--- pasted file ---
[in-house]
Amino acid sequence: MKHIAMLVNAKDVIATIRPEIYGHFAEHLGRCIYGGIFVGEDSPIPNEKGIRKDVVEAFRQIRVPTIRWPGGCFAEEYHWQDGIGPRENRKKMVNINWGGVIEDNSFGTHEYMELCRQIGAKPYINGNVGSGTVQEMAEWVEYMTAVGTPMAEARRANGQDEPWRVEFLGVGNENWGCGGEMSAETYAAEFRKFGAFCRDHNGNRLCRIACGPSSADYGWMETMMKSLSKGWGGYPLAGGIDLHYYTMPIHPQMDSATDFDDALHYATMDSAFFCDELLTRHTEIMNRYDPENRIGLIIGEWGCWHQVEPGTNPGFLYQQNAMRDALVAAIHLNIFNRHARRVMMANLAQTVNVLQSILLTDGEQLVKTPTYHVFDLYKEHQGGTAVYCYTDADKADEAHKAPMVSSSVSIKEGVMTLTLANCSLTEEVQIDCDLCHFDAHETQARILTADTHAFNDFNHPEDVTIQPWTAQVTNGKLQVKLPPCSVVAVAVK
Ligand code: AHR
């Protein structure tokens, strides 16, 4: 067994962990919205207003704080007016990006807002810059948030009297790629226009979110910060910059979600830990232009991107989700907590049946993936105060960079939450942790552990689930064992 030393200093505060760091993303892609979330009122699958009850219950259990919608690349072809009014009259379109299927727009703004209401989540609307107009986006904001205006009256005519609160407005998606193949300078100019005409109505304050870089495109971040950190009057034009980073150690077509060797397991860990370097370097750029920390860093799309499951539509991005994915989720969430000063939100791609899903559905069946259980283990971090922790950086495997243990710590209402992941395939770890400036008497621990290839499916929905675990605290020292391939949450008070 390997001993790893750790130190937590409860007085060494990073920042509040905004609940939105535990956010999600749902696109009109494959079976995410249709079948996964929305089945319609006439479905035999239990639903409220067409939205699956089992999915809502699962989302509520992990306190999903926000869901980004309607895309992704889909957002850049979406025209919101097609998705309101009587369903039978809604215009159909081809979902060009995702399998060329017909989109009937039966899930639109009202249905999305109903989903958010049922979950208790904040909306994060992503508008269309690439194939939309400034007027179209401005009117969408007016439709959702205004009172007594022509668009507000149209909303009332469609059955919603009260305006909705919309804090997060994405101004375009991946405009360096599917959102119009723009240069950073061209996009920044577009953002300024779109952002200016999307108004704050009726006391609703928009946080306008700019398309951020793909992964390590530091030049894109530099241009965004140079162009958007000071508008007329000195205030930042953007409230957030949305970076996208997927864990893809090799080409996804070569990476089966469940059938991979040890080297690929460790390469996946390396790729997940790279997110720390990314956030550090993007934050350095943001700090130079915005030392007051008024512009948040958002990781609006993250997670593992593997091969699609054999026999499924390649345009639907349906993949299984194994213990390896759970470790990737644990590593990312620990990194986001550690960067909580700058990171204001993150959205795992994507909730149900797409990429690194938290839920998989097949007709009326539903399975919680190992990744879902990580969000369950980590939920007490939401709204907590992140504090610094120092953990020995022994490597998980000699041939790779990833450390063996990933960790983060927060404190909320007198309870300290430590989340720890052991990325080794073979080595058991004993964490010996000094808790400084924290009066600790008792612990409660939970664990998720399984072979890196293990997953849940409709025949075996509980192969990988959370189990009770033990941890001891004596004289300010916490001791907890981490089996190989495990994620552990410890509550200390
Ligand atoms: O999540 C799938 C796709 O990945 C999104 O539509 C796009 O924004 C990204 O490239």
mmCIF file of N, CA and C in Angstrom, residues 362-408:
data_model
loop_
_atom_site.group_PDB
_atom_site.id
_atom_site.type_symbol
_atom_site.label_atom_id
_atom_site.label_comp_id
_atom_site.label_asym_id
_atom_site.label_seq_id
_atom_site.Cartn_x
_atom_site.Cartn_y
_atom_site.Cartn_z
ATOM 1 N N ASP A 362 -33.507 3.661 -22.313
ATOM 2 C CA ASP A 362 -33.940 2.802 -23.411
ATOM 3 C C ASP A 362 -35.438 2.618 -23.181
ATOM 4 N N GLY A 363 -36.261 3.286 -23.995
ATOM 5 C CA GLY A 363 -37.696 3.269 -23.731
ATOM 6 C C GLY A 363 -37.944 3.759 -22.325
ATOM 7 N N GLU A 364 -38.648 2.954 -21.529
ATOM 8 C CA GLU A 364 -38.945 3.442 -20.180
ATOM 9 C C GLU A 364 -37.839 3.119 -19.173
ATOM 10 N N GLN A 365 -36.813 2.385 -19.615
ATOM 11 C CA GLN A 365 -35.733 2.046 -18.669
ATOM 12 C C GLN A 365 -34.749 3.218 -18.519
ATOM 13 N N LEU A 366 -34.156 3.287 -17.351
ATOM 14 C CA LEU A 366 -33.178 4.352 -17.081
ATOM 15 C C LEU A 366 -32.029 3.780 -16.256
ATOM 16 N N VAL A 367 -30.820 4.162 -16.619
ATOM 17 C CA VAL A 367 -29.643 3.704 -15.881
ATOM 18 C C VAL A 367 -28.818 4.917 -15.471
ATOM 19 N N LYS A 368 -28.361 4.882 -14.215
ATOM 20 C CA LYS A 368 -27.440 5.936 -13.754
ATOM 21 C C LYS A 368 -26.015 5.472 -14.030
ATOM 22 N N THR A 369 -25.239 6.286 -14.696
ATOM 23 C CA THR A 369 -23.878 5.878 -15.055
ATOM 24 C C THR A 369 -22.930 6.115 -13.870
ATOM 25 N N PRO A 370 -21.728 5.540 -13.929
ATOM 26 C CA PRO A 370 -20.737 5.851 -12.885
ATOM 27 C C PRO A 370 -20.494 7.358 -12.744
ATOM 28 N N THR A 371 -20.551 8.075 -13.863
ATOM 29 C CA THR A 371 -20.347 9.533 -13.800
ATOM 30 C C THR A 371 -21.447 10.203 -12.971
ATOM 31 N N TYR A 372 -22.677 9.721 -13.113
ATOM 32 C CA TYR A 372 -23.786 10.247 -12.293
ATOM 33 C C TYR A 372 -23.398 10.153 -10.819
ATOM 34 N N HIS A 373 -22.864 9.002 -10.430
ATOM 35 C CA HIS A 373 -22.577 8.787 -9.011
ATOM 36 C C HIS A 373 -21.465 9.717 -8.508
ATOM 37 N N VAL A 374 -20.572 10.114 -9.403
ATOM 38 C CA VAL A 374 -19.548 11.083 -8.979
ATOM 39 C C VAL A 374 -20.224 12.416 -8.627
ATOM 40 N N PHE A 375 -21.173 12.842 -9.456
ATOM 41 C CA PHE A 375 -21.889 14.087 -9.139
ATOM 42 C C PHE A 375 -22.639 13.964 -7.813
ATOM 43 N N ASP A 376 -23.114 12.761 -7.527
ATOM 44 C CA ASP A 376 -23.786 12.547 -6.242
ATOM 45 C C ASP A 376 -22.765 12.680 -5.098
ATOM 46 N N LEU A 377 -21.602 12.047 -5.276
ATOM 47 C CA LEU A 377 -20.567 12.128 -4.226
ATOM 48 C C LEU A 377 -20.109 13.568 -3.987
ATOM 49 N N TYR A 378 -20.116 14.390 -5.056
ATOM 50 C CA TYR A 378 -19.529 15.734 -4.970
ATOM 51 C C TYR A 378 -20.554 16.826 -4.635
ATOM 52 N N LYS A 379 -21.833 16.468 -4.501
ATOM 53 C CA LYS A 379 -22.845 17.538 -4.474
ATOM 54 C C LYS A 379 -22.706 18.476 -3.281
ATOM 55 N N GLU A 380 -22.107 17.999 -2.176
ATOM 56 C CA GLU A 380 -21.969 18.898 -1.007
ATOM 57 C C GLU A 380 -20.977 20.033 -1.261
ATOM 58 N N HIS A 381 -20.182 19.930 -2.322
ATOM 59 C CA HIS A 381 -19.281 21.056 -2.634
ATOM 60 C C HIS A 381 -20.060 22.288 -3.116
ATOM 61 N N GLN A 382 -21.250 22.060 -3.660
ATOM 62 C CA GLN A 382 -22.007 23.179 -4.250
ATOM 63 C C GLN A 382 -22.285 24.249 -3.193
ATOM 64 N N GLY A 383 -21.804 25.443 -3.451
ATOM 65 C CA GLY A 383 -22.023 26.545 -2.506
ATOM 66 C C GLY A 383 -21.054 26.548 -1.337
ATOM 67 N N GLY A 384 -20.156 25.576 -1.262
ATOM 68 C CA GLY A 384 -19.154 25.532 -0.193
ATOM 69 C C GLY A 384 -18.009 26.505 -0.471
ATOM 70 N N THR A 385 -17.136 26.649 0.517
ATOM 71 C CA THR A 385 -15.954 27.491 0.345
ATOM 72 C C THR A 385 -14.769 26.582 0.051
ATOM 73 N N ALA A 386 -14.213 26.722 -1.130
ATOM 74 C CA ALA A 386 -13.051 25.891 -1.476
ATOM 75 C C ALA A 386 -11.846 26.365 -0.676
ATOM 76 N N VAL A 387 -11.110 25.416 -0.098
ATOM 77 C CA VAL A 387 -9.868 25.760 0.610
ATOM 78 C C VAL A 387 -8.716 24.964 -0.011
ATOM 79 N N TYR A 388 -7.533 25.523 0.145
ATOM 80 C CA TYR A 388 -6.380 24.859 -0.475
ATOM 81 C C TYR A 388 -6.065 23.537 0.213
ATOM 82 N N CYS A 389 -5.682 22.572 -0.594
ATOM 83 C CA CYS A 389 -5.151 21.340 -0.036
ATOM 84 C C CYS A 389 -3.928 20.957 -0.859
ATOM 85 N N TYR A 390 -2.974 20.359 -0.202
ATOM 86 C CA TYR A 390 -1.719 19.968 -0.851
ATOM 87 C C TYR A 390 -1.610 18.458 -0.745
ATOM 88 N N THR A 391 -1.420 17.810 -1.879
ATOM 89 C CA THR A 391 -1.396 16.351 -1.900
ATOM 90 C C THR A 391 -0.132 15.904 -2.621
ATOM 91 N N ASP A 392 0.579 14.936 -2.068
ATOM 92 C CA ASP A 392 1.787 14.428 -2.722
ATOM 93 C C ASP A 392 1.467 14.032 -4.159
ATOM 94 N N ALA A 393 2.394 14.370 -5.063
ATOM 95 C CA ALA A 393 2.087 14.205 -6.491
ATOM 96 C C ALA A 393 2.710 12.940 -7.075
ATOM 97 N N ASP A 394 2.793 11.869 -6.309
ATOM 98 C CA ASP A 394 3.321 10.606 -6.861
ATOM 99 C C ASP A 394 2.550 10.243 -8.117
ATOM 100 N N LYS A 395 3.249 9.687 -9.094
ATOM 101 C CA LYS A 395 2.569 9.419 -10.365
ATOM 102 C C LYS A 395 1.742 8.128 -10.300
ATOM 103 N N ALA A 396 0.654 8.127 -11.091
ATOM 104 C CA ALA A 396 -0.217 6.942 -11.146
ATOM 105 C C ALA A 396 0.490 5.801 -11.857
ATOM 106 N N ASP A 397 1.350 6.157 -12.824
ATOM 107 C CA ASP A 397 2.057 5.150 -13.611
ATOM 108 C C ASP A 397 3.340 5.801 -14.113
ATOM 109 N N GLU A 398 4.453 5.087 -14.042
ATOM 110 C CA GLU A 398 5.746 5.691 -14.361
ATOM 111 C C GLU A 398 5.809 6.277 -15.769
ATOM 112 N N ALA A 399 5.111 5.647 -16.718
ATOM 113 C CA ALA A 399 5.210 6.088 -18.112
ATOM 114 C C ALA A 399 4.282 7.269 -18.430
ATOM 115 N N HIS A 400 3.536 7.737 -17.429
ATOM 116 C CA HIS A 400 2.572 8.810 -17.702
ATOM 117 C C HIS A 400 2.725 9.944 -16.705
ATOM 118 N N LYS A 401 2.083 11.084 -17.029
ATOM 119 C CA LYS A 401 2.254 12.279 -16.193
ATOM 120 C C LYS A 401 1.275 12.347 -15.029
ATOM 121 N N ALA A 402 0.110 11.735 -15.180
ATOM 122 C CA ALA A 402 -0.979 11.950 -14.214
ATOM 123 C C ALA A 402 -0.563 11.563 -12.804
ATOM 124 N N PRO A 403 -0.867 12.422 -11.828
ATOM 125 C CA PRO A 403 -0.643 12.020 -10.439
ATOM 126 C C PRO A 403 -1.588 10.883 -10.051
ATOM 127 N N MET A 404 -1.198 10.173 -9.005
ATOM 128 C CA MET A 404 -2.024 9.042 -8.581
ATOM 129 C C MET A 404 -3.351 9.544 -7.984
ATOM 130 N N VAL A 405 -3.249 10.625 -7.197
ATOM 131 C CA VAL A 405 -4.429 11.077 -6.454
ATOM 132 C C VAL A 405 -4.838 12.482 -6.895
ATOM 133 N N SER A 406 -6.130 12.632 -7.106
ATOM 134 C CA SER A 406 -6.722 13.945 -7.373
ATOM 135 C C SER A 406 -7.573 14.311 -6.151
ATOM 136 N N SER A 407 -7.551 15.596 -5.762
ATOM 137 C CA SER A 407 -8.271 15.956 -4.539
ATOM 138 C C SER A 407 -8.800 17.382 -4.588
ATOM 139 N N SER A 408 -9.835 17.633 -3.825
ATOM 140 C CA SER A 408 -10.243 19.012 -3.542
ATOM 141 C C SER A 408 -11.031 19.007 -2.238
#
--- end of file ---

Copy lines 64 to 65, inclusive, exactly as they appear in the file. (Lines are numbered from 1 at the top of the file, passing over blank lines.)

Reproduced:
ATOM 46 N N LEU A 377 -21.602 12.047 -5.276
ATOM 47 C CA LEU A 377 -20.567 12.128 -4.226